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Abu Dhabi - Geology.

The Abu Dhabi emirate has an onshore area of 77,700 sq km, compared with about 84,000 sq km for the whole of the UAE, plus some 30,000 sq km of offshore waters on the Arab side of the Gulf. The emirate is on a broadly subsiding shelf wherein sedimentation is very thick. Excellent reservoir rocks developed over wide areas with remarkable lateral continuity. The shales, anhydrites and tight limestones were equally wide-spread to provide extremely efficient sealing mechanisms. Major oil and gas reserves have been discovered in the emirate since the 1950s, essentially in the Cretaceous, Jurassic and Permian reservoirs.

Abu Dhabi lies in a broad synclinal area between the basement shield of the Arabian Peninsula and the up-thrust mountains of Oman's Musandam Peninsula. To the north, on the far side of the Gulf, the sedimentary basin is controlled by the Zagros mountain front. Major warps on a north-south axis can be distinguished under the Ghawar trend in Saudi Arabia and beneath the Qatar Arch.

Within the territorial limits of Abu Dhabi there are few exposures of rocks older than the Plio-Pleistocene and Recent cover. Deep wells drilled have penetrated the pre-Khuff clastics of Permian and pre-Permian ages. Lower Paleozoic salt, possibly Cambrian in age, is believed to underlie much of Abu Dhabi, especially in the offshore. Salt structures similar to those exposed to the north in Iran are believed to have been responsible for much of the structuration within the basin, up-lifting younger rocks to form the traps for hydrocarbons.

Licenced areas for onshore exploration over the past 25 years exceed 65,000 sq km. Offshore acreages with rich sedimentation have reached about 30,000 sq km. Water depths off Abu Dhabi seldom exceed 40 metres.

The thickness of the sedimentary pile is more than 30,000 feet. Of this, a 25,000-foot pile is post-salt. A deep well at Zakum reached 17,370 feet and was still above the salt pillow which forms this large, low-amplitude feature whose surface area is 660 sq km. Elsewhere in offshore Abu Dhabi and along the coast, the salt has punched up through the more recent sediments to breach the surface.

In contrast to the non-piercement structures, the offshore piercement features form narrow, slim chimneys resulting in islands with surface areas of 3 to 6 sq km. The salt has dissolved away leaving a chaotic melange of exotic blocks brought up with the salt. The sedimentary succession from Permian to Recent consists almost entirely of limestones and dolomite rocks inter-bedded with shales and evaporites.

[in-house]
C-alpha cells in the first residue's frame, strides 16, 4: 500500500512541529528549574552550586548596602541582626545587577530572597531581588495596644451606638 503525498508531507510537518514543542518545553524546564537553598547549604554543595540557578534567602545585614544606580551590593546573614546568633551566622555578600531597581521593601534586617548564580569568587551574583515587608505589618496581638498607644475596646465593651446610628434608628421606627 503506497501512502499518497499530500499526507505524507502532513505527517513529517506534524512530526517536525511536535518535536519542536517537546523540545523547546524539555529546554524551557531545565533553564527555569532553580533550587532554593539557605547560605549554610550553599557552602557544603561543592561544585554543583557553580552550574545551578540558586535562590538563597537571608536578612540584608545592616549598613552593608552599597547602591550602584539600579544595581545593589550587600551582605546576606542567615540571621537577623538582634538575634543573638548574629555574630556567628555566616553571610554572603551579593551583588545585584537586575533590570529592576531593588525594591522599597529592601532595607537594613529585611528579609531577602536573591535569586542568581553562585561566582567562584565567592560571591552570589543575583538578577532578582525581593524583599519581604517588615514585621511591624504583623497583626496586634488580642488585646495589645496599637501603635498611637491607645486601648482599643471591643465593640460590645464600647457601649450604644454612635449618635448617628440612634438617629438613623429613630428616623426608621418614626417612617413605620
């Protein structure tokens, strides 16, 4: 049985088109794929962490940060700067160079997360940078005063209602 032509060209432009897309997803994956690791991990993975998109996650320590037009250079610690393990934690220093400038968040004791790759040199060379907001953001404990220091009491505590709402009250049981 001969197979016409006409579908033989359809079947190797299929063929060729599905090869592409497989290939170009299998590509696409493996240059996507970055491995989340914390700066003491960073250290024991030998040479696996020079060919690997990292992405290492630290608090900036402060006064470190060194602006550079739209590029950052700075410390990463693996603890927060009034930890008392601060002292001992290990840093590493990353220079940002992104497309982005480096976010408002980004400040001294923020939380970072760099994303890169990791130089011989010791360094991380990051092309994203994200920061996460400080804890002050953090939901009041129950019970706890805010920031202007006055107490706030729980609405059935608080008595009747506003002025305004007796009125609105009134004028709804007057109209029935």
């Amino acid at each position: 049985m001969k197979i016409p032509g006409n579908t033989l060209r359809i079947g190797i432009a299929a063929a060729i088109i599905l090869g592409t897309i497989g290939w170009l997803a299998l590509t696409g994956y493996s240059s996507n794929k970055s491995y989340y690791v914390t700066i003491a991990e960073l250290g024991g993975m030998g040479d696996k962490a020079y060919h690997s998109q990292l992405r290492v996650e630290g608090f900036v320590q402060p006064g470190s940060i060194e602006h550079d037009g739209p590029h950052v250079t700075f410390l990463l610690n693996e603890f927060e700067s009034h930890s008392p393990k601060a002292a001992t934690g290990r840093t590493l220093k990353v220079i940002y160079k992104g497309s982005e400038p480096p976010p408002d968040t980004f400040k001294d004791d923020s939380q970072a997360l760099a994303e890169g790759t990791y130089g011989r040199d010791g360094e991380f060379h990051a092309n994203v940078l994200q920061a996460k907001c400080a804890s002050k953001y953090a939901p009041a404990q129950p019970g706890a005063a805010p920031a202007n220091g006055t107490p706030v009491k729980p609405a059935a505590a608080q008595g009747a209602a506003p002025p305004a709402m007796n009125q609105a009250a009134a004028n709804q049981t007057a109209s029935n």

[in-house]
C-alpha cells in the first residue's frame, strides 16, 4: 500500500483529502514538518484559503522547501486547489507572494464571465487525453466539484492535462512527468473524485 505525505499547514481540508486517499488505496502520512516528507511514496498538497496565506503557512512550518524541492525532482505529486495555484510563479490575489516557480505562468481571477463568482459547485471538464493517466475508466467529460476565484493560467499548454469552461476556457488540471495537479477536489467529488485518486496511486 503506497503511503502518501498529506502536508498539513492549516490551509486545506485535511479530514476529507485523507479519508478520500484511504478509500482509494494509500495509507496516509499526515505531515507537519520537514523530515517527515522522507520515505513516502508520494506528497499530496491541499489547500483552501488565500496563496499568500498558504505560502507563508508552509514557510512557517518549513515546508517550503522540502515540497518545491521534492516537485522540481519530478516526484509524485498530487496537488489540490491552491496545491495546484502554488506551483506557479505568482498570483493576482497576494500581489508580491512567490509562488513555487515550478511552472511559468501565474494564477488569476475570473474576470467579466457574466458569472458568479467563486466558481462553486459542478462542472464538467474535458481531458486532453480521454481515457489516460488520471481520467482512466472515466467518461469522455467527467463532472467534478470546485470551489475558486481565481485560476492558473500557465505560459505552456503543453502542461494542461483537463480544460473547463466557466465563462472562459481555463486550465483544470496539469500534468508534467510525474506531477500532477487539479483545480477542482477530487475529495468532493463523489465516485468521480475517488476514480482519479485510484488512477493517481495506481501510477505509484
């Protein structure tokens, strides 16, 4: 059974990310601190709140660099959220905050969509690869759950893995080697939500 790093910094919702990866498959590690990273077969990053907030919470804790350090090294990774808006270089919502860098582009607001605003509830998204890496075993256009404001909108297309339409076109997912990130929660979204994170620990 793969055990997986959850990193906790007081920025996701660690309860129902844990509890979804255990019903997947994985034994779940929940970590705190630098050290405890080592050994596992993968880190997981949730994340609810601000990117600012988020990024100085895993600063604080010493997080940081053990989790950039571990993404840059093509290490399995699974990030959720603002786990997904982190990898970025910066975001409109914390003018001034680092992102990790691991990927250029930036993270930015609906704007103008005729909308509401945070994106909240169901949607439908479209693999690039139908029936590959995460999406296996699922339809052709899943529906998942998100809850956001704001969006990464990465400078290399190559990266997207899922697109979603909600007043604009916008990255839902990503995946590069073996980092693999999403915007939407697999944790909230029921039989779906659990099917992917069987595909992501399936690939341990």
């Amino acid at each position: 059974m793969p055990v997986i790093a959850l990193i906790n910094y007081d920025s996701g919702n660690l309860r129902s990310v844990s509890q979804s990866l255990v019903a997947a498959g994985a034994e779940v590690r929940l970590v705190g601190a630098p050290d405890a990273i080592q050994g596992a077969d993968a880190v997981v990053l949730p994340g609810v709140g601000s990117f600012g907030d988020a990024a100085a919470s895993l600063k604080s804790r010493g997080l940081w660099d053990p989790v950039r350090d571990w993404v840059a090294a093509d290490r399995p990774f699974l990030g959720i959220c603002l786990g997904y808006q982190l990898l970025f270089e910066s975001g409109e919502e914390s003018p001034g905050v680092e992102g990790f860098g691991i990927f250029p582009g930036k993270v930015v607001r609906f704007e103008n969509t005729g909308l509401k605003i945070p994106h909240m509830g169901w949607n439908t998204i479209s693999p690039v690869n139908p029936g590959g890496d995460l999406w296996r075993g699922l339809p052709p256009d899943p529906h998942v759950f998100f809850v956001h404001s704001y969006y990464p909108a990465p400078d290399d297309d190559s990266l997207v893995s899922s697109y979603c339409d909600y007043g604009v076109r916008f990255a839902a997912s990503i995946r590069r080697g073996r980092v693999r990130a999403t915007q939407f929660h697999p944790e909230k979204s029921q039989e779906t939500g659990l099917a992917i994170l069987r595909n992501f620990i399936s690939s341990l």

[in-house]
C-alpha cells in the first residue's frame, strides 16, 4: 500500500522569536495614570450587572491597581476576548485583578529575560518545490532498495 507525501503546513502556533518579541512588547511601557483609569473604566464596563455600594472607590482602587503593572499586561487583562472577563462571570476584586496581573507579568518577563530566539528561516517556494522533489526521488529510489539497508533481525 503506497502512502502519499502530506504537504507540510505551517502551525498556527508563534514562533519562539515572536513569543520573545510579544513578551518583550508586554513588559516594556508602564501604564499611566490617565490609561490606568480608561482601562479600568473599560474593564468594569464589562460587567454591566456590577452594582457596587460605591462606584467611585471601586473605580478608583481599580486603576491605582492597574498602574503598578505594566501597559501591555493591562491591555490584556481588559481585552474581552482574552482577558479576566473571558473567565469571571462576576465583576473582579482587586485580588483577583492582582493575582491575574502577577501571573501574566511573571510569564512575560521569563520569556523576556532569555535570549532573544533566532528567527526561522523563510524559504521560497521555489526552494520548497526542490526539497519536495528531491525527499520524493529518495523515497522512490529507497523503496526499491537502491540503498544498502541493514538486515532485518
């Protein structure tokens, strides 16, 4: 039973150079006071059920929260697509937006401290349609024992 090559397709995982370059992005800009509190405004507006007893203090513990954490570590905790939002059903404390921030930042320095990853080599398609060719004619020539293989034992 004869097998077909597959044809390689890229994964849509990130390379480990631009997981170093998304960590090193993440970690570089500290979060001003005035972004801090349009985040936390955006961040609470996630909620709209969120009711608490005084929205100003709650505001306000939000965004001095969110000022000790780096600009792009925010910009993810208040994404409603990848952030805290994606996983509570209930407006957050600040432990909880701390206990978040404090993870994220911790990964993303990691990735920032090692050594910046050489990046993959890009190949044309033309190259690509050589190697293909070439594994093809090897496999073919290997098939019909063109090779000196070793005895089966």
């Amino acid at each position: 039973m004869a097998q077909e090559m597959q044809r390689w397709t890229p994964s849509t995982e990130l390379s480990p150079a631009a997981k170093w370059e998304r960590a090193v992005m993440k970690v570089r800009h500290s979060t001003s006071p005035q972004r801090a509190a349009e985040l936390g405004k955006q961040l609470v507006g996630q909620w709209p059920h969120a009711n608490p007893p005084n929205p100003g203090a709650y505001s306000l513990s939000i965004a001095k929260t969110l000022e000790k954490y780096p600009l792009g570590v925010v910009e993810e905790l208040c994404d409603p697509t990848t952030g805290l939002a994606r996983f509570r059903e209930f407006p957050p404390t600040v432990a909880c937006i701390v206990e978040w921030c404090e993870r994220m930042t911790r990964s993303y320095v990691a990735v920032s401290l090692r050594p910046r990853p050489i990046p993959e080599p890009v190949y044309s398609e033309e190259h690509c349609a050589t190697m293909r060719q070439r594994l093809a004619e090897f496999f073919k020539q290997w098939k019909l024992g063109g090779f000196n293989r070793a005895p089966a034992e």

The pre-Permian does contain some coarser sandstones. The frequent repetition of shallow-water limestones and sabkha-like deposits suggests that the type of conditions existing at present in Abu Dhabi have occurred at regular intervals in the past.

The Permian Khuff group is present in most of Abu Dhabi and its territorial waters, mainly beneath the offshore Umm Shaif and Abu al-Bukhoosh oilfields. In the extreme south-east of onshore Abu Dhabi, continental clastic beds of the Minjur formation (Fm) were deposited in the Late Triassic. This unit is not represented in the offshore. And the Triassic is dis-conformably over-lain by the Lower and Middle Jurassic.

The Lower Jurassic began with a major marine transgression during which the Hamlah and Izhara were deposited. The Hamlah consists of dolomites, argillaceous limestones and shales. The overlying Izhara is lithogically similar but contains some darker, more basinal limestones.

The Middle Jurassic was characterised by shallow, warm seas in which the clean, grainy limestone of the Ara'ej and Uwainat Fms were laid down.

In general, conditions remained remarkably uniform across the greater part of Abu Dhabi during Permian to Middle Jurassic times and rock units can be correlated with ease over wide areas.

During the Lower Tertiary, Abu Dhabi lay on the margins of a basin centred on the northern emirates. In the west shelfal conditions saw the deposition of dolomites, limestones and anhydrites of the Umm er-Radhuma, Rus and Dammam Fms.

The Rus, like the older Hith anhydrite, loses its evaporitic character to the east. All three Fms pass laterally into the basinal limestones of the Pabdeh Fm in the east.

The Qatar Arch and the western part of Abu Dhabi were up-lifted in the Early Oligocene and part of the Eocene was eroded.

During the subsequent transgression, the Asmari limestone Fm was deposited in the eastern portion of Abu Dhabi, extending westwards to the edge of the Pabdeh basin. Succeeding Gachsaran and Mishan Fms thickened from west to east and comprise carbonates, anhydrites, marls and shales.

During the Late Miocene and Pliocene, the Alpine Orogeny produced the Zagros and Oman mountains, creating the structural framework seen today.
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Publication:APS Review Gas Market Trends
Geographic Code:7UNIT
Date:Jan 12, 2015
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